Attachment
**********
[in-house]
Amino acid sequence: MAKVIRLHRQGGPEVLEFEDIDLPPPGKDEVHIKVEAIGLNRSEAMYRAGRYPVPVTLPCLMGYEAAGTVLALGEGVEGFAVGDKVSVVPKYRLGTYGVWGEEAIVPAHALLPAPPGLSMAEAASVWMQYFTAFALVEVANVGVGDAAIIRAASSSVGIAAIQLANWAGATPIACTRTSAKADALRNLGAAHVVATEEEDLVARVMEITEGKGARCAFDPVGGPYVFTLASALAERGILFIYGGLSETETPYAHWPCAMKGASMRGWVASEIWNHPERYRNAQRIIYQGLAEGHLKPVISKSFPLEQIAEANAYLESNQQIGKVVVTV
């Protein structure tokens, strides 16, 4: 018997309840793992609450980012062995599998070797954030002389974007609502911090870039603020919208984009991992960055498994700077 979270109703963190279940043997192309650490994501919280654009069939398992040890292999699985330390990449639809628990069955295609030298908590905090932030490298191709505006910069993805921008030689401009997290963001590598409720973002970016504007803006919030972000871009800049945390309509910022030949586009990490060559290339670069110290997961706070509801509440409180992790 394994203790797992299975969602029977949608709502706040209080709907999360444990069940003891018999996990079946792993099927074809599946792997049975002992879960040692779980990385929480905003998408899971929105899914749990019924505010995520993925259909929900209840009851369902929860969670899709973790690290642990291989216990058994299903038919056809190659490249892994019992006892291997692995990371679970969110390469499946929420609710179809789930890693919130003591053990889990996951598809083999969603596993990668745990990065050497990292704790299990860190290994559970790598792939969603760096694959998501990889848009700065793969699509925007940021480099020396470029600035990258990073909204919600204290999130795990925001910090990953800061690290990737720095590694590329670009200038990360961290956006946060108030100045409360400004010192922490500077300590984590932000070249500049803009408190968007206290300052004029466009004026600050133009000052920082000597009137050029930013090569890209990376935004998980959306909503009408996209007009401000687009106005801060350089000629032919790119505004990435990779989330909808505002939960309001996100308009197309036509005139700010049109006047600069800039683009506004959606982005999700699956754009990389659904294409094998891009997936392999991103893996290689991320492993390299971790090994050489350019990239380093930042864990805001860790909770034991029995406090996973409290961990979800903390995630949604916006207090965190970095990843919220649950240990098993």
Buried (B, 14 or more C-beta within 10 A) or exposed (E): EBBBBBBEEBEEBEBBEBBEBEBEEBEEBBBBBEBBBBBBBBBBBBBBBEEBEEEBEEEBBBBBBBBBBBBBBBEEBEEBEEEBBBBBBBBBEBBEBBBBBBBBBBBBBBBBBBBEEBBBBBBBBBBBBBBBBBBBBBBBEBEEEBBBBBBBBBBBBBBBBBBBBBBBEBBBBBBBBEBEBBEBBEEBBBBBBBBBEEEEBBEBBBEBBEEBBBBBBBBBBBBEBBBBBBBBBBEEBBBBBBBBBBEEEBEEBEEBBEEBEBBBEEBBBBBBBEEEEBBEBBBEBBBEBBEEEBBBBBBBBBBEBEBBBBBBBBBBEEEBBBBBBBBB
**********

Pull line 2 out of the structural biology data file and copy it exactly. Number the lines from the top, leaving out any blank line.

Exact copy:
Amino acid sequence: MAKVIRLHRQGGPEVLEFEDIDLPPPGKDEVHIKVEAIGLNRSEAMYRAGRYPVPVTLPCLMGYEAAGTVLALGEGVEGFAVGDKVSVVPKYRLGTYGVWGEEAIVPAHALLPAPPGLSMAEAASVWMQYFTAFALVEVANVGVGDAAIIRAASSSVGIAAIQLANWAGATPIACTRTSAKADALRNLGAAHVVATEEEDLVARVMEITEGKGARCAFDPVGGPYVFTLASALAERGILFIYGGLSETETPYAHWPCAMKGASMRGWVASEIWNHPERYRNAQRIIYQGLAEGHLKPVISKSFPLEQIAEANAYLESNQQIGKVVVTV